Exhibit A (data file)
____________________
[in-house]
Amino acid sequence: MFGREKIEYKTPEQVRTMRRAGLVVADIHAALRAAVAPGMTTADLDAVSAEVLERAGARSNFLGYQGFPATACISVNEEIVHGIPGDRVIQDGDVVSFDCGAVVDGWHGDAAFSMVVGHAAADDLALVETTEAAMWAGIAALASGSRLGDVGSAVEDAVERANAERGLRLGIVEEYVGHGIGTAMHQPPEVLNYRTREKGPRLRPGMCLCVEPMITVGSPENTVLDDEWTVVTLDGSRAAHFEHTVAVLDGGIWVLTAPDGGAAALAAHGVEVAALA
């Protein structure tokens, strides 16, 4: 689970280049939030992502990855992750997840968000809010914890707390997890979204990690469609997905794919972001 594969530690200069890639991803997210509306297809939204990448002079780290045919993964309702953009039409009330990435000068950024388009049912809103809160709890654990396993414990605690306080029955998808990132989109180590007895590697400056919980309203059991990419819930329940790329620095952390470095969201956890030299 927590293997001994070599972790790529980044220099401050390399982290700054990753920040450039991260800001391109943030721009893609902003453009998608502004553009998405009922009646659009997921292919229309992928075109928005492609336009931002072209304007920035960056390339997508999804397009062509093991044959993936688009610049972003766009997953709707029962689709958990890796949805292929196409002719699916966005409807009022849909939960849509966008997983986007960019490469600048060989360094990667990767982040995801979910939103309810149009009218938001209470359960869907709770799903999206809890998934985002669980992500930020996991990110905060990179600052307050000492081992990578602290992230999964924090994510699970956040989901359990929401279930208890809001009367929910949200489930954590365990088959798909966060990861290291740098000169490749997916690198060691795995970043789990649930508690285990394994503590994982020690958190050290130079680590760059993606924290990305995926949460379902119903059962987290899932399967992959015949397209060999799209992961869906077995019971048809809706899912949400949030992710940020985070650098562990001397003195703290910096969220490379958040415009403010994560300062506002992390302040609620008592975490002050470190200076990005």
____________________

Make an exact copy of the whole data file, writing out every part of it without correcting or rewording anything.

[in-house]
Amino acid sequence: MFGREKIEYKTPEQVRTMRRAGLVVADIHAALRAAVAPGMTTADLDAVSAEVLERAGARSNFLGYQGFPATACISVNEEIVHGIPGDRVIQDGDVVSFDCGAVVDGWHGDAAFSMVVGHAAADDLALVETTEAAMWAGIAALASGSRLGDVGSAVEDAVERANAERGLRLGIVEEYVGHGIGTAMHQPPEVLNYRTREKGPRLRPGMCLCVEPMITVGSPENTVLDDEWTVVTLDGSRAAHFEHTVAVLDGGIWVLTAPDGGAAALAAHGVEVAALA
């Protein structure tokens, strides 16, 4: 689970280049939030992502990855992750997840968000809010914890707390997890979204990690469609997905794919972001 594969530690200069890639991803997210509306297809939204990448002079780290045919993964309702953009039409009330990435000068950024388009049912809103809160709890654990396993414990605690306080029955998808990132989109180590007895590697400056919980309203059991990419819930329940790329620095952390470095969201956890030299 927590293997001994070599972790790529980044220099401050390399982290700054990753920040450039991260800001391109943030721009893609902003453009998608502004553009998405009922009646659009997921292919229309992928075109928005492609336009931002072209304007920035960056390339997508999804397009062509093991044959993936688009610049972003766009997953709707029962689709958990890796949805292929196409002719699916966005409807009022849909939960849509966008997983986007960019490469600048060989360094990667990767982040995801979910939103309810149009009218938001209470359960869907709770799903999206809890998934985002669980992500930020996991990110905060990179600052307050000492081992990578602290992230999964924090994510699970956040989901359990929401279930208890809001009367929910949200489930954590365990088959798909966060990861290291740098000169490749997916690198060691795995970043789990649930508690285990394994503590994982020690958190050290130079680590760059993606924290990305995926949460379902119903059962987290899932399967992959015949397209060999799209992961869906077995019971048809809706899912949400949030992710940020985070650098562990001397003195703290910096969220490379958040415009403010994560300062506002992390302040609620008592975490002050470190200076990005």